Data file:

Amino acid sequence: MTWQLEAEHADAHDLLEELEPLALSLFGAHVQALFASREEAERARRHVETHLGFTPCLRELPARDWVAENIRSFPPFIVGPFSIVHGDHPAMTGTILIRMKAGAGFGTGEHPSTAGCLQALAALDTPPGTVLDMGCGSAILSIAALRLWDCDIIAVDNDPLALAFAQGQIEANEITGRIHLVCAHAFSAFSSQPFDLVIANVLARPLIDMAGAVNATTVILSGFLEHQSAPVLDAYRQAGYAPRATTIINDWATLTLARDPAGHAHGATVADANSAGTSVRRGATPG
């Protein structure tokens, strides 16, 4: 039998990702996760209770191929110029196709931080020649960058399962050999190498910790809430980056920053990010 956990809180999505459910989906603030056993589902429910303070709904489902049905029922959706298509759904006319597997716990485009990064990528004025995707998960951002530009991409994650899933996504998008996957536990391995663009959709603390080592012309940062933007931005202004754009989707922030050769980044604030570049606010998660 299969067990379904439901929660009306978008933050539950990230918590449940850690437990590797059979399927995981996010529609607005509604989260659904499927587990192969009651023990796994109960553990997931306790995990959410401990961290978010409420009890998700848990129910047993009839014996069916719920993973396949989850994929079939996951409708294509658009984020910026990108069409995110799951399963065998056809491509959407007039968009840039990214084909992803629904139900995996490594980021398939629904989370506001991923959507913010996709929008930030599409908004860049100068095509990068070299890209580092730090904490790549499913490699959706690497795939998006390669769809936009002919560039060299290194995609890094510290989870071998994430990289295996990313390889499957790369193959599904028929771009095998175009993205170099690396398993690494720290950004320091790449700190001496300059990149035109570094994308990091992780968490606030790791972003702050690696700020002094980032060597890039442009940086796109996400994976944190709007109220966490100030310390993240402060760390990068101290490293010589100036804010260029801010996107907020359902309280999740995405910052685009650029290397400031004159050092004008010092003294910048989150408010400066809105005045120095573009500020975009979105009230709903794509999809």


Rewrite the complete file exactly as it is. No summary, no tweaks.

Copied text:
Amino acid sequence: MTWQLEAEHADAHDLLEELEPLALSLFGAHVQALFASREEAERARRHVETHLGFTPCLRELPARDWVAENIRSFPPFIVGPFSIVHGDHPAMTGTILIRMKAGAGFGTGEHPSTAGCLQALAALDTPPGTVLDMGCGSAILSIAALRLWDCDIIAVDNDPLALAFAQGQIEANEITGRIHLVCAHAFSAFSSQPFDLVIANVLARPLIDMAGAVNATTVILSGFLEHQSAPVLDAYRQAGYAPRATTIINDWATLTLARDPAGHAHGATVADANSAGTSVRRGATPG
């Protein structure tokens, strides 16, 4: 039998990702996760209770191929110029196709931080020649960058399962050999190498910790809430980056920053990010 956990809180999505459910989906603030056993589902429910303070709904489902049905029922959706298509759904006319597997716990485009990064990528004025995707998960951002530009991409994650899933996504998008996957536990391995663009959709603390080592012309940062933007931005202004754009989707922030050769980044604030570049606010998660 299969067990379904439901929660009306978008933050539950990230918590449940850690437990590797059979399927995981996010529609607005509604989260659904499927587990192969009651023990796994109960553990997931306790995990959410401990961290978010409420009890998700848990129910047993009839014996069916719920993973396949989850994929079939996951409708294509658009984020910026990108069409995110799951399963065998056809491509959407007039968009840039990214084909992803629904139900995996490594980021398939629904989370506001991923959507913010996709929008930030599409908004860049100068095509990068070299890209580092730090904490790549499913490699959706690497795939998006390669769809936009002919560039060299290194995609890094510290989870071998994430990289295996990313390889499957790369193959599904028929771009095998175009993205170099690396398993690494720290950004320091790449700190001496300059990149035109570094994308990091992780968490606030790791972003702050690696700020002094980032060597890039442009940086796109996400994976944190709007109220966490100030310390993240402060760390990068101290490293010589100036804010260029801010996107907020359902309280999740995405910052685009650029290397400031004159050092004008010092003294910048989150408010400066809105005045120095573009500020975009979105009230709903794509999809």